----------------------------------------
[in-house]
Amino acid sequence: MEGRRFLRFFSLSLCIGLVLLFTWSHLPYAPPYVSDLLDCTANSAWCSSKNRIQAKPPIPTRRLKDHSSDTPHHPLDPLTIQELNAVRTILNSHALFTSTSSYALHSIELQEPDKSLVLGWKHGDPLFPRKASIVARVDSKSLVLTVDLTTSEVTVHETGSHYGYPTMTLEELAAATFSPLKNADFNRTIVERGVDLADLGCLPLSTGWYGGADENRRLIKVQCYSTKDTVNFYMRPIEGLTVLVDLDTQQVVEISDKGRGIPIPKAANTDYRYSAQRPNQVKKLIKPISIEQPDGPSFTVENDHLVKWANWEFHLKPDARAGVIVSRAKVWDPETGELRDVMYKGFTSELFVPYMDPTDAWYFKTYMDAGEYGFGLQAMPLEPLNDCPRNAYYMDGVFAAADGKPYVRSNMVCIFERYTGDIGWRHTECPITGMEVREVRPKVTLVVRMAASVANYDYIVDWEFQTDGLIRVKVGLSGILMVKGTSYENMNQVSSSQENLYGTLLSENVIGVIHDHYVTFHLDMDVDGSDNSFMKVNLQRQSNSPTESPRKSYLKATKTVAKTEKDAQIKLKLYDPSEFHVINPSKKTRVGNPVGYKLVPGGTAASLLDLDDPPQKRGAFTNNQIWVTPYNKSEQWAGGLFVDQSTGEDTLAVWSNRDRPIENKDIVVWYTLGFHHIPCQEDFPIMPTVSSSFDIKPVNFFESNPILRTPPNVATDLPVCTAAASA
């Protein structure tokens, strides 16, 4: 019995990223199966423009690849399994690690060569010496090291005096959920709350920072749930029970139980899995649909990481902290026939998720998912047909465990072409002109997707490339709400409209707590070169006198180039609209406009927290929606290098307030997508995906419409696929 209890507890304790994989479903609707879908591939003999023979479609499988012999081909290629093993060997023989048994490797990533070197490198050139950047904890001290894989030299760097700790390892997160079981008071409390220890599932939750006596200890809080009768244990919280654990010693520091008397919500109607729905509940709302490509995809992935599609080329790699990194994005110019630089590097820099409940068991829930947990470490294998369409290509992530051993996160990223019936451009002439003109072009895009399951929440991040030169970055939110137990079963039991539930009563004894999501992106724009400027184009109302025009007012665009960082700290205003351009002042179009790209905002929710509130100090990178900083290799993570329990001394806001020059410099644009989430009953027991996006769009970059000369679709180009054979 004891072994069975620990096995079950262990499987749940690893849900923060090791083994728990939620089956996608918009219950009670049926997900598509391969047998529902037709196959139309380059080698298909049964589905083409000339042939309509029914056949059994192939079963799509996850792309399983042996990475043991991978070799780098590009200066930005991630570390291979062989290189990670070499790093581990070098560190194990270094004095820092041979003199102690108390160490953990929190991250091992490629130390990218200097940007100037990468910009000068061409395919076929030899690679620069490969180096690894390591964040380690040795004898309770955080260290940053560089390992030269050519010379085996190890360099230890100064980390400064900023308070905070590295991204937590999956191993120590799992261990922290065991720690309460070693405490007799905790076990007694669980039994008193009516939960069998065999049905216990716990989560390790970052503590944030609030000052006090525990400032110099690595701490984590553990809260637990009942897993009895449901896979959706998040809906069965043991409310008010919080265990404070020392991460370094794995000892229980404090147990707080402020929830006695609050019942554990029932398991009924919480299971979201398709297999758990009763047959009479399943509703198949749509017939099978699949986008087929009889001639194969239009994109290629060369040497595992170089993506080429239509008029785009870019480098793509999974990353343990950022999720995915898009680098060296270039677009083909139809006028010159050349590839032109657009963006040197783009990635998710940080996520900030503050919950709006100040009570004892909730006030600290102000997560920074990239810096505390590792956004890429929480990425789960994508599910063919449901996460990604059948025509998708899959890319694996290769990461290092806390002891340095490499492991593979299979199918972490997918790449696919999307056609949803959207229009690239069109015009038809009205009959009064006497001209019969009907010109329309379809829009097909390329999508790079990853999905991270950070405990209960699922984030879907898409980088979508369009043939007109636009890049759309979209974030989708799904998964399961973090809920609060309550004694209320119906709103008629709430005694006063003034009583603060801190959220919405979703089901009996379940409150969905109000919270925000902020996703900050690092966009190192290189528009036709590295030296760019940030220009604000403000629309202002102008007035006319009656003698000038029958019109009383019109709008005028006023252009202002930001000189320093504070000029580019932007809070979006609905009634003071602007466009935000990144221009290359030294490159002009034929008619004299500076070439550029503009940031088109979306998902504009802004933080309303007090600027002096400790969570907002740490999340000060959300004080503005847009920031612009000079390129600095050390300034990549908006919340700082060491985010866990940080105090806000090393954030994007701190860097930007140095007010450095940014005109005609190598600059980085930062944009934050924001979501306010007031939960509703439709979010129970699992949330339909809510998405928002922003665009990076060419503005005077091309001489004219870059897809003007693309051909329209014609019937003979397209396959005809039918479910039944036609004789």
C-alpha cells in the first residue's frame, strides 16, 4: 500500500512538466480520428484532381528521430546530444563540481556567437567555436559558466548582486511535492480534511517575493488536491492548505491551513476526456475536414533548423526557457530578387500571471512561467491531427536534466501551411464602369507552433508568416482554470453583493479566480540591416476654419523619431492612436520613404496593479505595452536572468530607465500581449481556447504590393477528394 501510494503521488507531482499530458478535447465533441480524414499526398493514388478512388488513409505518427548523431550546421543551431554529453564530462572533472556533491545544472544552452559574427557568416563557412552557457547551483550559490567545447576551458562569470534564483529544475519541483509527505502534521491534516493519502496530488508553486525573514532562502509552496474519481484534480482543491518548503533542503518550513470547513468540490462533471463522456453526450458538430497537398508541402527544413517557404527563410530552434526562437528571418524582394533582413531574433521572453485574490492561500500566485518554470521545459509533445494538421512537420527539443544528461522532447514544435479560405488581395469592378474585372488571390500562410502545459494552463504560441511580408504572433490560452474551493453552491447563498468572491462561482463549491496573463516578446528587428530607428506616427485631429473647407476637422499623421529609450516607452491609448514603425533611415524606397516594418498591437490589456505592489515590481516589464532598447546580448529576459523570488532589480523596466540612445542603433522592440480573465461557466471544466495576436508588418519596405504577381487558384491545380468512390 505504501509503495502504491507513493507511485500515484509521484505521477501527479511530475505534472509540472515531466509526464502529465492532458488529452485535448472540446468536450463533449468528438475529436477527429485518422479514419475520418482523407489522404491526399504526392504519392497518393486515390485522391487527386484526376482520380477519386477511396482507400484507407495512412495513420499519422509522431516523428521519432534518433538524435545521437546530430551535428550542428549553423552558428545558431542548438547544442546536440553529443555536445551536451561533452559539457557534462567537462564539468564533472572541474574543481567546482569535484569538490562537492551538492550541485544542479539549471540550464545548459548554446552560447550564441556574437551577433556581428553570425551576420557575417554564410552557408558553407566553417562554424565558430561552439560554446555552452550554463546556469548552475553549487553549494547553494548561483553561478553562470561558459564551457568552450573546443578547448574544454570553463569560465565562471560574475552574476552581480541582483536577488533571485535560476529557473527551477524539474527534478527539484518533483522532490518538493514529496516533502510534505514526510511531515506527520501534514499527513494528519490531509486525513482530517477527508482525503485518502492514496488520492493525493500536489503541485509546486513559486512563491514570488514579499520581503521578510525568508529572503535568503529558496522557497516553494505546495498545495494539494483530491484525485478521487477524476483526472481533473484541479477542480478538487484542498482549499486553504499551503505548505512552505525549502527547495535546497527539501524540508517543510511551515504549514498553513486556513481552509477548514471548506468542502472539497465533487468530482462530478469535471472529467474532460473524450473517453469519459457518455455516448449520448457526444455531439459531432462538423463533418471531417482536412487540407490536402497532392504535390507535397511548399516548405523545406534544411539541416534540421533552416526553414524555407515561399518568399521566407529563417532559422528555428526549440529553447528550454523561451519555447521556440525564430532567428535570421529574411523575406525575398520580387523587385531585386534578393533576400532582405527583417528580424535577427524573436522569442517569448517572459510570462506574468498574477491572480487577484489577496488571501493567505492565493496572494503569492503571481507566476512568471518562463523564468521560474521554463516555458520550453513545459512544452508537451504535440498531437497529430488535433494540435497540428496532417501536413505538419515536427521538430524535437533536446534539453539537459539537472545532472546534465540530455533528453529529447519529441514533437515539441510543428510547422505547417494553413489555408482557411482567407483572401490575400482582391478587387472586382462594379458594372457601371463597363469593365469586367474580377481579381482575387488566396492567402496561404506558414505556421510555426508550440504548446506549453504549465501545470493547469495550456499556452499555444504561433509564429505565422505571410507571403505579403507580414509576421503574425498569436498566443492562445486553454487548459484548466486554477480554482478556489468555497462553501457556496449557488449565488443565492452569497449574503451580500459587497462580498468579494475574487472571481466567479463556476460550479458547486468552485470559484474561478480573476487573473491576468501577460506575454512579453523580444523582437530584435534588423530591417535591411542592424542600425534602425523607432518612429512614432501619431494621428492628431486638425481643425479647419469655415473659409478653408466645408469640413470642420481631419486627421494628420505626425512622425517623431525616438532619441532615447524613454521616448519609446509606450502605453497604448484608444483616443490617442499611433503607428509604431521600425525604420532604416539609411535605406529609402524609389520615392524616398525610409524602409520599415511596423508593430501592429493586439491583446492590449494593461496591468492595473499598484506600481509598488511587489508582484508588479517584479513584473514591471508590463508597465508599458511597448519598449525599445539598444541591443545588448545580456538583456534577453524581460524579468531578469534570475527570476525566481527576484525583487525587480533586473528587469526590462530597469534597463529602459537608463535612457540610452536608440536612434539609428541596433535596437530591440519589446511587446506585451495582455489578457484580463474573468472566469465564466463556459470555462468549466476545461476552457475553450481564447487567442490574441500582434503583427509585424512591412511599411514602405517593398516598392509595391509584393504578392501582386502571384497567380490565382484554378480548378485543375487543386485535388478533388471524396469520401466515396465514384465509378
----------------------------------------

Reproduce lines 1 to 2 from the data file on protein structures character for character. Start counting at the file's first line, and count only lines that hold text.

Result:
[in-house]
Amino acid sequence: MEGRRFLRFFSLSLCIGLVLLFTWSHLPYAPPYVSDLLDCTANSAWCSSKNRIQAKPPIPTRRLKDHSSDTPHHPLDPLTIQELNAVRTILNSHALFTSTSSYALHSIELQEPDKSLVLGWKHGDPLFPRKASIVARVDSKSLVLTVDLTTSEVTVHETGSHYGYPTMTLEELAAATFSPLKNADFNRTIVERGVDLADLGCLPLSTGWYGGADENRRLIKVQCYSTKDTVNFYMRPIEGLTVLVDLDTQQVVEISDKGRGIPIPKAANTDYRYSAQRPNQVKKLIKPISIEQPDGPSFTVENDHLVKWANWEFHLKPDARAGVIVSRAKVWDPETGELRDVMYKGFTSELFVPYMDPTDAWYFKTYMDAGEYGFGLQAMPLEPLNDCPRNAYYMDGVFAAADGKPYVRSNMVCIFERYTGDIGWRHTECPITGMEVREVRPKVTLVVRMAASVANYDYIVDWEFQTDGLIRVKVGLSGILMVKGTSYENMNQVSSSQENLYGTLLSENVIGVIHDHYVTFHLDMDVDGSDNSFMKVNLQRQSNSPTESPRKSYLKATKTVAKTEKDAQIKLKLYDPSEFHVINPSKKTRVGNPVGYKLVPGGTAASLLDLDDPPQKRGAFTNNQIWVTPYNKSEQWAGGLFVDQSTGEDTLAVWSNRDRPIENKDIVVWYTLGFHHIPCQEDFPIMPTVSSSFDIKPVNFFESNPILRTPPNVATDLPVCTAAASA